Five Lessons Companies Should Learn From Uber About Sexual Harassment
Today the bull’s-eye falls on Uber and Silicon Valley but tomorrow it may be your industry or company.
It’s 2017 and Fortune 500 companies are still dealing with the issues of sexual harassment and gender discrimination. While recent high-profile lawsuits are still in the news Qualcomm, KPMG, Microsoft – enter Uber with new headlines of sexual harassment and an unrestrained work culture.
Here are five valuable lessons companies can learn from the Uber allegations and the unprecedented way it has played out.
CEO completely unaware
1) Uber CEO Travis Kalanick, has come out and announced the hiring an outside third-party firm to look into the issue. Of larger concern are the front-page headlines that he had no clue what was going on in his own organization. While CEOs cannot be expected to know all the minutia of day-to-day operations, it is incumbent on them to ask the right questions and hold people accountable. This clearly was not happening.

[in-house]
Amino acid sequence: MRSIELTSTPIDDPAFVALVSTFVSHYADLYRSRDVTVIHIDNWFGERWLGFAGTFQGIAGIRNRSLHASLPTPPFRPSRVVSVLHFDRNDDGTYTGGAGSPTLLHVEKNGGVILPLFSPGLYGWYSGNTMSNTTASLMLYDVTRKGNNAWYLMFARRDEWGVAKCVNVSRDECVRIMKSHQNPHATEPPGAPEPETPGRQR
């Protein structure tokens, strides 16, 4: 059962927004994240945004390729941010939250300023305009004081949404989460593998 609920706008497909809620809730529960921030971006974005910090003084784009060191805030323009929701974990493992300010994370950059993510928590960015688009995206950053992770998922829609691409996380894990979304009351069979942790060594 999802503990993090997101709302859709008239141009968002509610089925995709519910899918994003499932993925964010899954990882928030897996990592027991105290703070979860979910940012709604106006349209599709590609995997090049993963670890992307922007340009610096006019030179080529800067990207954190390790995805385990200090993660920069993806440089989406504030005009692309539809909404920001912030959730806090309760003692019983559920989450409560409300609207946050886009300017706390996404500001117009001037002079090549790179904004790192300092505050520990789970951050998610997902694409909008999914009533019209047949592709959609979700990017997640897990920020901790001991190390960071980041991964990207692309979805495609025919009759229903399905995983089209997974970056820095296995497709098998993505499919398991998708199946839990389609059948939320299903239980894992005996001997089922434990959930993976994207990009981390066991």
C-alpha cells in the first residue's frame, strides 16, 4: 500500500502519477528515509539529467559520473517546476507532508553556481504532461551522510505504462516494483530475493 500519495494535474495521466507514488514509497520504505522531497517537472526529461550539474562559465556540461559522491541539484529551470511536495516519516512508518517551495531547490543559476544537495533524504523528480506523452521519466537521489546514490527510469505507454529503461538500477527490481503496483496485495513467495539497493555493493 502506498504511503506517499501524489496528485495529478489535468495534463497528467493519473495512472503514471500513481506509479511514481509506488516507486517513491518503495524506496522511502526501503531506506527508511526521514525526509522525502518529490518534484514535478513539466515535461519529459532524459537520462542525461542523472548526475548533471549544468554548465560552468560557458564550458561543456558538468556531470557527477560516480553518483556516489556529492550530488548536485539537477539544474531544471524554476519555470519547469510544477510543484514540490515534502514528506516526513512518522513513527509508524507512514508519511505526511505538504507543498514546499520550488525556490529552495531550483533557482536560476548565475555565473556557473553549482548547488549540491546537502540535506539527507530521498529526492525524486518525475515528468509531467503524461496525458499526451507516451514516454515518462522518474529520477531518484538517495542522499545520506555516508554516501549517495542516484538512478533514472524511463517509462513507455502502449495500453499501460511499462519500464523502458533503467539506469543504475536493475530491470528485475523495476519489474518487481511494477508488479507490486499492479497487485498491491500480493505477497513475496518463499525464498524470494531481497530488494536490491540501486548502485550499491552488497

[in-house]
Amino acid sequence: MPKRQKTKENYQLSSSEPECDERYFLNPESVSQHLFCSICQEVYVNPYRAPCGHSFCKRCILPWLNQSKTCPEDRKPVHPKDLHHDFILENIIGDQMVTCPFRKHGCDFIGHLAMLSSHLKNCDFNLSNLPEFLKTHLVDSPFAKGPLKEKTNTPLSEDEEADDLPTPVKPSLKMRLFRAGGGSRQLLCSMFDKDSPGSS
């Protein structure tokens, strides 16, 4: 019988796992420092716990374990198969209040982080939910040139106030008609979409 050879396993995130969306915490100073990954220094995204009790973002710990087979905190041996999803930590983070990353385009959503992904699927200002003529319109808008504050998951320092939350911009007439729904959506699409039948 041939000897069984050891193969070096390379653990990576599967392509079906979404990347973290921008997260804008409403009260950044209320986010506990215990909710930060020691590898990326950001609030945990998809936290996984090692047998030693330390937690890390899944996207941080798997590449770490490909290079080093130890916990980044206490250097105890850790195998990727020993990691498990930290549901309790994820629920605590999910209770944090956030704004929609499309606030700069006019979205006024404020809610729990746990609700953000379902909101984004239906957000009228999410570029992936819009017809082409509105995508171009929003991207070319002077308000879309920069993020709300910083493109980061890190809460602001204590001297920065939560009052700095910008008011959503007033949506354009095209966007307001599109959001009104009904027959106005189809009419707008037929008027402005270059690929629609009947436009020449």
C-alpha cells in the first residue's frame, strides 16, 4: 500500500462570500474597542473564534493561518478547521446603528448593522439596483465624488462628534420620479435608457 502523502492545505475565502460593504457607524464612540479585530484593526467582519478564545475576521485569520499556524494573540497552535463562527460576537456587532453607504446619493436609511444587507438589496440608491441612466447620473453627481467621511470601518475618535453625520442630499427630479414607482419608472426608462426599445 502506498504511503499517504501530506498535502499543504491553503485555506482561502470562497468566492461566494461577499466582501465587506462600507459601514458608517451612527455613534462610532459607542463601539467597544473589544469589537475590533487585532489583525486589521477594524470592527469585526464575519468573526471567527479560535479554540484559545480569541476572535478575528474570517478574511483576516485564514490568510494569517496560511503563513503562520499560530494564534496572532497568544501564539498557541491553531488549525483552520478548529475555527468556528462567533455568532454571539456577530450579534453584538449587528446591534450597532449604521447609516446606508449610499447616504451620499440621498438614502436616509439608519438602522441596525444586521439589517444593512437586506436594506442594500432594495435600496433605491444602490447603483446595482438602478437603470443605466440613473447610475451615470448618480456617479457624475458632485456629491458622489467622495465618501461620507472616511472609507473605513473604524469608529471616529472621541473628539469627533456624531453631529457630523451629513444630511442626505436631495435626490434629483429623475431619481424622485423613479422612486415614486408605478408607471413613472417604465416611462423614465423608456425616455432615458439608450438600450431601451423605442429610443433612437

- The lesson, CEOs must demand to see and own accountability for the creation and implementation of a women’s leadership strategy. A key point in all of this is to have an active robust women’s leadership resource group and use group as a sounding board for employee concerns and issues.